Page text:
1. My local Chinese carryout in Nashua, NH (Pan Asia) offers Chicago Pork, Chicken, Beef and Shrimp Chop Suey, as well as Chicago Pork, Chicken, Beef and Shrimp Chow Mein. I've always been afraid to try them. Maybe I'll have to take the plunge. This place already gives you a bag of deep-fried noodles with every order.

                          2 Replies
                          1. re: Gin and It

                            sorry to resurrect an old post, but i had always wondered what it meant..I just knew it as the "brown sauce" version of chow mein or chop suey, and was my preffered style...

                            since i moved to connecticut, it seems to not appear on our loacl menus..

                            we..last nite i went to pick up my order at our local take-out; she wanted to be sure i knew i was getting something with a side of crispy noodle in a white sauce(ie not with soft noodle in it)..

                            my reply was "yes i know, but do you make the one with a brown sauce too if i asked"

                            she replied, (and forgive the spelling).."thats CHOW SHEI style"...

                            hmmm..could this then explain "Chicago" (hmm?????) as the american bastardization of this term...seems plausible

                            hope someone sees this post...

                            1. re: fenway68

                              After reading all these posts, here's what I know....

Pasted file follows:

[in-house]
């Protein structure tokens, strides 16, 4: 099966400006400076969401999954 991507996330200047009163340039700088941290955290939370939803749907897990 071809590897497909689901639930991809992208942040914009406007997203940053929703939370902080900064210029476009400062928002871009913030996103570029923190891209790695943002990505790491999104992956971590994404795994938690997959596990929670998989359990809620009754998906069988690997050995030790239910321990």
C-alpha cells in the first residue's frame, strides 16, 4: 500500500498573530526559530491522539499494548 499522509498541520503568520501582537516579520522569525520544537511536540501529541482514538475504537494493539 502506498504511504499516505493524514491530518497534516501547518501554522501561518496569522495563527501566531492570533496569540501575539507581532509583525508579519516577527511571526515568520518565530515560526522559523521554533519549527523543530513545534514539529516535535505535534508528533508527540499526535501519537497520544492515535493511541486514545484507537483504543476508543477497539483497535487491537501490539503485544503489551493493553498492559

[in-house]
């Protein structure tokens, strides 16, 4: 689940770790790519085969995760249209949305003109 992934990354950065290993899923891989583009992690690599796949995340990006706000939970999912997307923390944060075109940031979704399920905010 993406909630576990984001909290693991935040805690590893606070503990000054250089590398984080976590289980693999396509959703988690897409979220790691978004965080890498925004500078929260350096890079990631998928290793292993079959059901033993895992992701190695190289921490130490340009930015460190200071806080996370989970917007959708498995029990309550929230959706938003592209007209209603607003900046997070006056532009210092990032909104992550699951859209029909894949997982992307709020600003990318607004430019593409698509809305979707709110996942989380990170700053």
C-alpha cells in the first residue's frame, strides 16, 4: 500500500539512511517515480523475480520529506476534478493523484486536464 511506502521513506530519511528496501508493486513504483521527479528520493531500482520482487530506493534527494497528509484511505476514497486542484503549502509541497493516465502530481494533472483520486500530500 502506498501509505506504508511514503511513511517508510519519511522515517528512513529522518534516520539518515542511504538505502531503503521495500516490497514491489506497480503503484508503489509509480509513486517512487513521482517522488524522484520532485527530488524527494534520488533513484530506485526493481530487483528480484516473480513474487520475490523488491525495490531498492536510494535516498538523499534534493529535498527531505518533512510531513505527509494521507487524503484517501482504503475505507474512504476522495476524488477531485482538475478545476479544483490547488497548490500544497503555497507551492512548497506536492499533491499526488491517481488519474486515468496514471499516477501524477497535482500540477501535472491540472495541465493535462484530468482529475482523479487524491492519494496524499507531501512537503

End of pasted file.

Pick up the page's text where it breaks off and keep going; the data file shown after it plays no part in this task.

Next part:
Singapore is cellophane noodles, not fried.

                              Cantonese Chow Mein is Egg Noodles cooked, then pan fried crispy on both sides. It is then topped with your preferred meats or seafoods, usually with only one or a few types of bok choy. yu choy or Shanghai Cabbage for contrasting color. It is not a mixed vegetable dish. Brown (Oyster) Sauce for meats, White Sauce for Seafood. It a very common dish in NY Chinatowns and surrounding areas.

                              The Chicago Style Chow Mein is the part traditional. The vegetable components are onions, celery and beansprouts, with chopped /diced chicken atop the vegetables. The inclusion of the Fried Egg Noodles into the dish with the Brown Egg Foo Young Gravy poured over the dish is what made it The Chicago Style......I am sure there are some variations, but I recall seeing this dish prepared, by I believe Emeril Lagasse on one of his specials on The Food Network. It was prepared in this fashion in his hometown of his youth.